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Converting Temporary to Permanent Assignments into Permanent Offers


You have decided that, to make the next move a success, you should take a temporary position that will permit you to get a good look at the new firm. Finally, success - you get the perfect job offer at what you think may be the firm of your dreams. Congratulations, time to take a deep breath, relax and enjoy the change to the next stage of your career. But you can't get too comfortable yet; you still have a lot of important challenges ahead of you if you are going to make this new job a long term success and prepare for your next position.


The opportunity to try out a new position with no strings attached has important advantages. It also comes with the responsibility of performing your best while sizing up the firm and deciding whether you see the firm as an ideal fit for you.


In other words, choosing the perfect opportunity is important. However, that is simply not the end of the equation. After making the decision to take a new position, your focus should be on how you can ensure that the change is everything you want it to be.


Firms hire contract legal professionals for a variety of reasons. Sometimes good firms have the same idea you do - they want to be sure about a long-term hire. Other times, firms want to fill a specific need for a limited period of time, knowing that the work will not always be available. Regardless of the case, your longevity and happiness with the firm will depend on the degree to which you are able to fulfill their desire, expressed or unexpressed, for loyalty and long-term dedication. While sizing the firm up for yourself, it is important that you feed their desires at the same time.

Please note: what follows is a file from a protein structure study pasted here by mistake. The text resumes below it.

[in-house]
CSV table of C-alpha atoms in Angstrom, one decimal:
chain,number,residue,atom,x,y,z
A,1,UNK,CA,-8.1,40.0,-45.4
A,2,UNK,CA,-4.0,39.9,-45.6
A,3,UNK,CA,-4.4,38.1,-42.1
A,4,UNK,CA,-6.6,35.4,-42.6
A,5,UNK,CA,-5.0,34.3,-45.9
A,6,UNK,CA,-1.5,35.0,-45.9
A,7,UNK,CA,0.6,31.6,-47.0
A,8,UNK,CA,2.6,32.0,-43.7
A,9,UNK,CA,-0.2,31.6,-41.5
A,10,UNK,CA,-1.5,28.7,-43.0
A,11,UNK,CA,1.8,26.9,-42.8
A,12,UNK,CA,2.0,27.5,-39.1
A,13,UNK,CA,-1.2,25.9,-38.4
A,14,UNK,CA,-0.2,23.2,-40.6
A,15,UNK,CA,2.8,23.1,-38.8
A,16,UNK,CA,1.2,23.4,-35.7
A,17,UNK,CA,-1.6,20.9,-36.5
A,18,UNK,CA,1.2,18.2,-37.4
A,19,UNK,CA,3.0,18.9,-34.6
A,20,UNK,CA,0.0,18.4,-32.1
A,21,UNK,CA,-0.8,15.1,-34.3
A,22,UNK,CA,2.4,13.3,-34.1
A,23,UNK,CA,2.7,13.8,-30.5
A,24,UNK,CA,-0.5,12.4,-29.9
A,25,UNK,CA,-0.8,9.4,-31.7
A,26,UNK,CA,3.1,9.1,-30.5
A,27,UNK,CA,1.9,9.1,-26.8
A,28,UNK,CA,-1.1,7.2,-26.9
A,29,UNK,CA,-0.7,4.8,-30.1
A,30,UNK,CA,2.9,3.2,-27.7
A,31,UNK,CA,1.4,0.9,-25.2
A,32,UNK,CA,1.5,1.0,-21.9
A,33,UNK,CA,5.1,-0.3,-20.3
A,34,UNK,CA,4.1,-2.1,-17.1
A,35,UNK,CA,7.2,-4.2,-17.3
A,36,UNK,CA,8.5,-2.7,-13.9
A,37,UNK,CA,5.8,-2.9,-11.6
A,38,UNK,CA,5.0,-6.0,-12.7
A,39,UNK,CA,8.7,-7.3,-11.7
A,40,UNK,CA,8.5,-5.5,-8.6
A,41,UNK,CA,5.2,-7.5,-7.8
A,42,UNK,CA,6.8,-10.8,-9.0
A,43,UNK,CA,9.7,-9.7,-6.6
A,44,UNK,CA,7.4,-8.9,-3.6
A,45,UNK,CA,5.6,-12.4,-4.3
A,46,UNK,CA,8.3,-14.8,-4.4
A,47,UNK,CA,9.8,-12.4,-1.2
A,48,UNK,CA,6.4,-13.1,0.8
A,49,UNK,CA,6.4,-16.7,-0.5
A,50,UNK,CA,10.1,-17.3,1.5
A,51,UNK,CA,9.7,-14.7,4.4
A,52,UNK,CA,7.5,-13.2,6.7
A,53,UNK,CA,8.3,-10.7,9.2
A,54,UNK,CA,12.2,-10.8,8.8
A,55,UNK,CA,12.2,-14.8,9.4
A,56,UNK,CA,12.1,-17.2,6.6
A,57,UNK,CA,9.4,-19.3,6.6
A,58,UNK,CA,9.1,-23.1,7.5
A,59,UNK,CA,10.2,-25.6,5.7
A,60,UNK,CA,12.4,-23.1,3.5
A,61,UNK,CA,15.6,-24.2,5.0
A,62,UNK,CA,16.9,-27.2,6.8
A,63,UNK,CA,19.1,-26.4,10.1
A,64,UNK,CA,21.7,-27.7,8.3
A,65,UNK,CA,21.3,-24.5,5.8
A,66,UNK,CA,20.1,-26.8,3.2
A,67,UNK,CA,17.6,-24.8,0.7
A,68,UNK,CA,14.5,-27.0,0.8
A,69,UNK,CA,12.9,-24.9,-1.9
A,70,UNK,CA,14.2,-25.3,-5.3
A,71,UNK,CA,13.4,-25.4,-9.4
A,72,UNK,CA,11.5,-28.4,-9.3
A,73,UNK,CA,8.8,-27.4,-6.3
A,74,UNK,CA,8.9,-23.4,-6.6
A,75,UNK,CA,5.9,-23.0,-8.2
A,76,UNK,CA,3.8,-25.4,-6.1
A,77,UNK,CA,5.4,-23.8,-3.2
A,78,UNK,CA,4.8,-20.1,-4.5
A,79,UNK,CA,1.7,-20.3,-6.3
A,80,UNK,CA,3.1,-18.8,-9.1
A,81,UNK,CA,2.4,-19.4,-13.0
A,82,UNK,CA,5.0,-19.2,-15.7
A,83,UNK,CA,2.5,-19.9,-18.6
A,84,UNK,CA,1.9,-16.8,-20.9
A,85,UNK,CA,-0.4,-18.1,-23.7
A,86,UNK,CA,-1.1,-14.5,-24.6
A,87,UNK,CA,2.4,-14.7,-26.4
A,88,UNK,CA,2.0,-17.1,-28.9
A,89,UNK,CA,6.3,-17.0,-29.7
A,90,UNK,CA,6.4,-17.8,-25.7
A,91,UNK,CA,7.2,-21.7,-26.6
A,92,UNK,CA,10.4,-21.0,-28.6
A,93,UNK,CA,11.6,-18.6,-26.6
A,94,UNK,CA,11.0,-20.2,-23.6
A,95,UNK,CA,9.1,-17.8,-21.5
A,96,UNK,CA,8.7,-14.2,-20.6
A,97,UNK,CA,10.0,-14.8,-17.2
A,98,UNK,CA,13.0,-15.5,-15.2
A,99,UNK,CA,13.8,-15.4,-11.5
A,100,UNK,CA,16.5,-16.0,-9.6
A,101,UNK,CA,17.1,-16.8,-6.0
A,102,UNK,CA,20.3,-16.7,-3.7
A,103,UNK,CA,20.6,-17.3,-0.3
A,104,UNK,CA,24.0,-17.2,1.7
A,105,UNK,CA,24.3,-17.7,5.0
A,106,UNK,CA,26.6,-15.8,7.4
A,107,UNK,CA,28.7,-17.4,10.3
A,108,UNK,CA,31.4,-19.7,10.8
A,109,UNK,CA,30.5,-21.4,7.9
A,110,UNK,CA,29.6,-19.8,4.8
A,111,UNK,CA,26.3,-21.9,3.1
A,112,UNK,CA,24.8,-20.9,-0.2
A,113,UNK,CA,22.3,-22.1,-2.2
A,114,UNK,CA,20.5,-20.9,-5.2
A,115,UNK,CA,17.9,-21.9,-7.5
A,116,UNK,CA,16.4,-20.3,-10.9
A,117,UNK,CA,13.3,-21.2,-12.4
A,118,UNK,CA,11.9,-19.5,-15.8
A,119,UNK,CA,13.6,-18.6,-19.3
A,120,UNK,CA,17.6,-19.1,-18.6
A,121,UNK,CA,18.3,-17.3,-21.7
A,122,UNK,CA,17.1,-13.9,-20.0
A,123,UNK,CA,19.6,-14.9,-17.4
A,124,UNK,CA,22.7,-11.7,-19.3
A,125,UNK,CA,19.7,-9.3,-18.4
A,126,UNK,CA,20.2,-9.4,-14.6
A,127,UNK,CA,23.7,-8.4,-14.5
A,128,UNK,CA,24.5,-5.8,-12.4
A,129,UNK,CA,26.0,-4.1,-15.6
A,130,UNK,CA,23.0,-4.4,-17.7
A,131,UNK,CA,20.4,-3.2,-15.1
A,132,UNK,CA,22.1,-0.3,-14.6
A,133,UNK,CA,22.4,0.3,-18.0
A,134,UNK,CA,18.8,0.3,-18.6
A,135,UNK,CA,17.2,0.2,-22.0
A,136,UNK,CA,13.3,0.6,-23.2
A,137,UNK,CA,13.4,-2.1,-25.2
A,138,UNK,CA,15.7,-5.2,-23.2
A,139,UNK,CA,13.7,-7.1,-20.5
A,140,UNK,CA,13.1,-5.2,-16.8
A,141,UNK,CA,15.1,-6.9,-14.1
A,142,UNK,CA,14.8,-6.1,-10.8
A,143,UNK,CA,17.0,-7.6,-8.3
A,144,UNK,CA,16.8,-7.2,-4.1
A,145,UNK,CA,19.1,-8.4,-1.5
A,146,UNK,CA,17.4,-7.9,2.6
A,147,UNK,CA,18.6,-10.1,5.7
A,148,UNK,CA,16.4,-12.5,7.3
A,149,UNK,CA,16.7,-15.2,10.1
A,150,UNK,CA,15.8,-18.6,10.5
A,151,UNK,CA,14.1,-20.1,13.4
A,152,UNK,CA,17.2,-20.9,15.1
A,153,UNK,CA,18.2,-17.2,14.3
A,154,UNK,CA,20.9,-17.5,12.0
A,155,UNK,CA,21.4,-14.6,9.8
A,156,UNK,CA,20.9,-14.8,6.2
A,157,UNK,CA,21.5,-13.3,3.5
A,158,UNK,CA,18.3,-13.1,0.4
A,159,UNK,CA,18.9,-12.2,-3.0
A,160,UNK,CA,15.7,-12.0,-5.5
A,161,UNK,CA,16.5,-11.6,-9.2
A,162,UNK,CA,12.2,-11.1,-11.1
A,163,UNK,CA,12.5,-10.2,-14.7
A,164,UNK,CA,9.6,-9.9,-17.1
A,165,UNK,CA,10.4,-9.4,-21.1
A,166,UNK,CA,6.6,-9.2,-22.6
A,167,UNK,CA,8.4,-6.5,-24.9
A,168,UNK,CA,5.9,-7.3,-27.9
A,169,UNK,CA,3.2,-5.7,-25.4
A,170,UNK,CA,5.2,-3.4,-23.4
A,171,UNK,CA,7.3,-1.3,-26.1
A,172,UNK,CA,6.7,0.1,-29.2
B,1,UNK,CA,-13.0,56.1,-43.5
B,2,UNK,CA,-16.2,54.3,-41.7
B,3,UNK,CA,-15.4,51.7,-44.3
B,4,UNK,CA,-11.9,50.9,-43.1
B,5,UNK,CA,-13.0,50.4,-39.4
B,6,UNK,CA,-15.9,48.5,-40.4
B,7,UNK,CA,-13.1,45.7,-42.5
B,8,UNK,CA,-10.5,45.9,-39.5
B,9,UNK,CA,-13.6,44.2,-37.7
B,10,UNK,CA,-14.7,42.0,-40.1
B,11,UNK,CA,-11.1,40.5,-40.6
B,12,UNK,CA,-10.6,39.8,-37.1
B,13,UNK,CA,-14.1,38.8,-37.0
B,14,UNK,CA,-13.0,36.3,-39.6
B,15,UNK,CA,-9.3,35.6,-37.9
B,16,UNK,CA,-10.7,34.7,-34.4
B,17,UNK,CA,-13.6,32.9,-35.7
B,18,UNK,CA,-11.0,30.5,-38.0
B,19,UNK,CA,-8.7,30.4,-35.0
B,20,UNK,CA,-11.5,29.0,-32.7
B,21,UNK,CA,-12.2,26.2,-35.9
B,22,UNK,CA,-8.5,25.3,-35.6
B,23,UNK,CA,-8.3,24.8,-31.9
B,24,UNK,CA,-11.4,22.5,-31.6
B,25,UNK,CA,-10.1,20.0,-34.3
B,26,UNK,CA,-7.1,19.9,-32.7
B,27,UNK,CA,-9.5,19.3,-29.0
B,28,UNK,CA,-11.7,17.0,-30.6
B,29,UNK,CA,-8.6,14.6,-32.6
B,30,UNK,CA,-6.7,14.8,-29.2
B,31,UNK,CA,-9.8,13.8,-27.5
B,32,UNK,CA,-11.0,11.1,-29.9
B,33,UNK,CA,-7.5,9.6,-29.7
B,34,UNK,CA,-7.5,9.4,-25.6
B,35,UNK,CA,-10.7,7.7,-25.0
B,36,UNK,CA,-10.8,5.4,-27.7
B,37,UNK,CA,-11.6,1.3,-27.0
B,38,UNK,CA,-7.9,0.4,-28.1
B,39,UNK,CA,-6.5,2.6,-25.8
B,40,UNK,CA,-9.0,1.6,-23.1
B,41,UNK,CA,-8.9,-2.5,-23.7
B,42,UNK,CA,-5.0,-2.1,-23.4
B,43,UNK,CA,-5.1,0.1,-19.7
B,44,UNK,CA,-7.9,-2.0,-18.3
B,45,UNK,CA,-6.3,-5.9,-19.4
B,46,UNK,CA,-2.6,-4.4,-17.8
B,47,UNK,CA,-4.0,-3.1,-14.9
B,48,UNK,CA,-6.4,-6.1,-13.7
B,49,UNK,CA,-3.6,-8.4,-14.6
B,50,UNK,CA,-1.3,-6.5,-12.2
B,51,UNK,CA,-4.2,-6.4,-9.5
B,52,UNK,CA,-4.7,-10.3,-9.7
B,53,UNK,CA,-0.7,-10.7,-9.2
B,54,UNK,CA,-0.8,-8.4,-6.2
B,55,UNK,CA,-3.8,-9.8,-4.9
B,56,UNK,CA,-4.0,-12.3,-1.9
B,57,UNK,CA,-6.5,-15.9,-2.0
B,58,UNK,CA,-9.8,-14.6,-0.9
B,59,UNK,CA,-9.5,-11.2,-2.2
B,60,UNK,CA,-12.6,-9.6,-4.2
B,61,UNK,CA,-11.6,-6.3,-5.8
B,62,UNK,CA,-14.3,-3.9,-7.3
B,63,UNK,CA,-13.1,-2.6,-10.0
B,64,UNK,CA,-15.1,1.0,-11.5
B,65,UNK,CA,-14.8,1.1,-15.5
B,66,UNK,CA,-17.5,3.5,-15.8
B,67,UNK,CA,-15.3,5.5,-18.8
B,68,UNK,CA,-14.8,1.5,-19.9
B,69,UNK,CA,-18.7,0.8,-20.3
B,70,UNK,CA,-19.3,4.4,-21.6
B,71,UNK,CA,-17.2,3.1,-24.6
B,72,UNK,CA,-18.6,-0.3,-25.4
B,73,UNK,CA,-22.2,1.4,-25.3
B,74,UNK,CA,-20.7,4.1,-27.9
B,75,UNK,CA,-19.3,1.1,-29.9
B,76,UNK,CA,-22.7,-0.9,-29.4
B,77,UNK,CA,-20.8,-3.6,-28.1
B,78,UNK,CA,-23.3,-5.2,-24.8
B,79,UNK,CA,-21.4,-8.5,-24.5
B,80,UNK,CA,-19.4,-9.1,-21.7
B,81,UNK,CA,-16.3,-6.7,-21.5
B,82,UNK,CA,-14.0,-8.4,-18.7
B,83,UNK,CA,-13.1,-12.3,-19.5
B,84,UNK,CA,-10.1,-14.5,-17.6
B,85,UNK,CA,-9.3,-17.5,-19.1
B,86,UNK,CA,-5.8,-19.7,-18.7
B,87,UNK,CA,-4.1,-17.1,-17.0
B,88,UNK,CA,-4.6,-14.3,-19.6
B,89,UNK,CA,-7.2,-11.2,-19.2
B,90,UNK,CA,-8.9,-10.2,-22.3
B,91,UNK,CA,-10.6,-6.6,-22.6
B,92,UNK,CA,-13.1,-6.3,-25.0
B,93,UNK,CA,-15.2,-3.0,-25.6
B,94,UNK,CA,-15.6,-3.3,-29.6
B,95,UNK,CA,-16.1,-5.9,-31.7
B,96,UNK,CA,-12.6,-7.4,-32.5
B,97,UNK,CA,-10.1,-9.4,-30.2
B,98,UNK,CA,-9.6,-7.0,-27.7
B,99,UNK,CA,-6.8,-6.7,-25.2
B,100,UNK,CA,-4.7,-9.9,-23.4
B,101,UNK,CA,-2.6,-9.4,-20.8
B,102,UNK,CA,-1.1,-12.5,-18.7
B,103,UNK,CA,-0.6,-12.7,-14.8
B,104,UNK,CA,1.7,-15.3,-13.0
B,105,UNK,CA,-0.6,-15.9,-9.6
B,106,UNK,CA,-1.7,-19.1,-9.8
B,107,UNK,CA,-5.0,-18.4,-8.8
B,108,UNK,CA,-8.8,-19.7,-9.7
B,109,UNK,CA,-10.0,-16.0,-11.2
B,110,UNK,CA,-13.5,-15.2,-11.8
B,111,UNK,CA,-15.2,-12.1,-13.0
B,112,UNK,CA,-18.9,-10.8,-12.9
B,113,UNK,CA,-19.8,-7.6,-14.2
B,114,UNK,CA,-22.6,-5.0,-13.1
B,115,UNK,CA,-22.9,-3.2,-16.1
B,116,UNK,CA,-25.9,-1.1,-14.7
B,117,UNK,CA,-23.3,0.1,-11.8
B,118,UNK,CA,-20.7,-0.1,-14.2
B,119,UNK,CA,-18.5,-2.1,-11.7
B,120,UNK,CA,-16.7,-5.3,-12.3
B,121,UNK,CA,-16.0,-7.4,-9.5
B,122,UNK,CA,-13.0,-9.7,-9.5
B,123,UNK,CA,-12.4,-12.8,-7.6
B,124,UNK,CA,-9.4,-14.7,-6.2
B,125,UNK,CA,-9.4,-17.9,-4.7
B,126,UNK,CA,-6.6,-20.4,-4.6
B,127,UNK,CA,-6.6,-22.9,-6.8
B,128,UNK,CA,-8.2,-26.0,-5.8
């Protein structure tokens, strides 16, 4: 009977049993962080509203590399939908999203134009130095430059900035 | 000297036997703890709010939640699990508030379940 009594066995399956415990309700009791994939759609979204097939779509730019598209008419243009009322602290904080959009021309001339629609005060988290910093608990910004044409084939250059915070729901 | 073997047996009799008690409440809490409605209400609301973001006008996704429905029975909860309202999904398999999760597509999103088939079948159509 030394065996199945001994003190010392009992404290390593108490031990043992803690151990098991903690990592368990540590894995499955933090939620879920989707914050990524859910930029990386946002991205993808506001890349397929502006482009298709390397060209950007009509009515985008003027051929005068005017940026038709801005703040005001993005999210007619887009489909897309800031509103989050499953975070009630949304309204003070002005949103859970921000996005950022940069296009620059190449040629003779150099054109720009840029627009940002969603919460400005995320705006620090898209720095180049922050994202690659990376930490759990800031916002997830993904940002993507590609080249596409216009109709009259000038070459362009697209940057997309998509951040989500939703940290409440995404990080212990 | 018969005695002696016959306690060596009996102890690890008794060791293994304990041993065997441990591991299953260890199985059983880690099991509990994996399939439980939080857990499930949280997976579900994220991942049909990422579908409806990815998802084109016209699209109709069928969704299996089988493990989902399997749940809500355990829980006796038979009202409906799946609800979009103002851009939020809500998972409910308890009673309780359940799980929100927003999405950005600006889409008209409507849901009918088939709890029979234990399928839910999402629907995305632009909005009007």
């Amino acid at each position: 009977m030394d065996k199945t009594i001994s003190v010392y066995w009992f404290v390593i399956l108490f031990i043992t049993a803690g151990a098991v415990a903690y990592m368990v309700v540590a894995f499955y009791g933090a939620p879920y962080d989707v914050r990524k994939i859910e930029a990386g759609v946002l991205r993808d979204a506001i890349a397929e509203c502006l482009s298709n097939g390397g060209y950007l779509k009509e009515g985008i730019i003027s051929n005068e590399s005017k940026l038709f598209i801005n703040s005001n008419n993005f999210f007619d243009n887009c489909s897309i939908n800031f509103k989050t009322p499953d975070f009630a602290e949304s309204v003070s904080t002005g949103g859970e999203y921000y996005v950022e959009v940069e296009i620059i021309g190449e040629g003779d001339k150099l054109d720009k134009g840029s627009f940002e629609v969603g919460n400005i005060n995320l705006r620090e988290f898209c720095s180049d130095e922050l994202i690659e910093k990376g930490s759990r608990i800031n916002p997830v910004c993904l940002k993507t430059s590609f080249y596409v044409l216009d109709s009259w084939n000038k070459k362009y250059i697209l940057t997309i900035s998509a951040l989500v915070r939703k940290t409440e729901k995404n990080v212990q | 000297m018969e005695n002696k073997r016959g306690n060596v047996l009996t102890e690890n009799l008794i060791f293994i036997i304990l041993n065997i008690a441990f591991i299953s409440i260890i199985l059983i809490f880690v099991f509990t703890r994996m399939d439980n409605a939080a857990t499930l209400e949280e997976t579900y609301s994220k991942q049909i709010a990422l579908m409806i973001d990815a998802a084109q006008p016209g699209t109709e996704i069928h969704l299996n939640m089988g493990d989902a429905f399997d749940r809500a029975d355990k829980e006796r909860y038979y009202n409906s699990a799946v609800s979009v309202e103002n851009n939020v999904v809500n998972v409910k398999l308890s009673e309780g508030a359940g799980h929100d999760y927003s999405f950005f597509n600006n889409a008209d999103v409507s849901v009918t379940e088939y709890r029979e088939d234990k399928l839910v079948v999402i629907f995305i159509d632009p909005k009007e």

And, what better opportunity to make a relationship with a firm work than from Day 1 on the job - you have enthusiasm and a clean slate on your side. The possibilities at the new job are unlimited; you have been given a new chance to reshape yourself and your career. Make the most of it by preparing yourself to adapt and succeed at the new firm.


Learn From Your Mistakes


Maybe there are things you could have done at your old job to make your time there more successful and fulfilling. Before you start the next job, take the time to reflect on the mistakes you made in your old job, and the things you could have done to better your performance. Take a hard look at any bad habits you might have developed, and make it your personal goal to change them. This is a perfect opportunity to retool your work habits.


To that end, you may want to take the time to sit down with individuals with whom you worked at your old firm and ask them candid questions about your job performance and how you might improve. Many firms are reticent to give legal professionals detailed evaluations of the their performance during the course of their time at the firm because the firm does not want to risk alienating them. Now that you are going, those who worked closely with you may be more willing to give you more specific feedback on how you could improve yourself as a lawyer. If you are really committed to making the most of your new job, early on you should focus substantial energy on strengthening your weak points.


Manage Your Expectations


You have improved your situation with your lateral move. However, that does not mean that your job will be perfect all of the time. Work is still work, and preparing yourself to handle difficult situations is still important. You've been promised a position in the employment litigation section, for instance, but spend three weeks doing document review on a securities case. Remember that in addition to your goals you are still a part of an overall team. Your participation and enthusiasm for projects you may not have expected will be appreciated and rewarded in the long run.


Know Your Environment


We encourage contract legal professionals to be proactive in jumping into their new professional community. While most law firms are good at recruiting and training associates, and sometimes do well at integrating laterals after they come aboard, most are not experienced with integration of contract legal professionals. Remember that you are jumping aboard 'mid-stream', and you are not necessarily going to be expected to be a long term player with the firm, so it will be difficult for any one attorney or senior administrator to put the breaks on to painstakingly mentor you through the process. You will have to show initiative. Do not expect your firm to provide you with a list of "dos" and "don'ts" on day one; you may have to learn the unwritten rules yourself - and the quicker the better.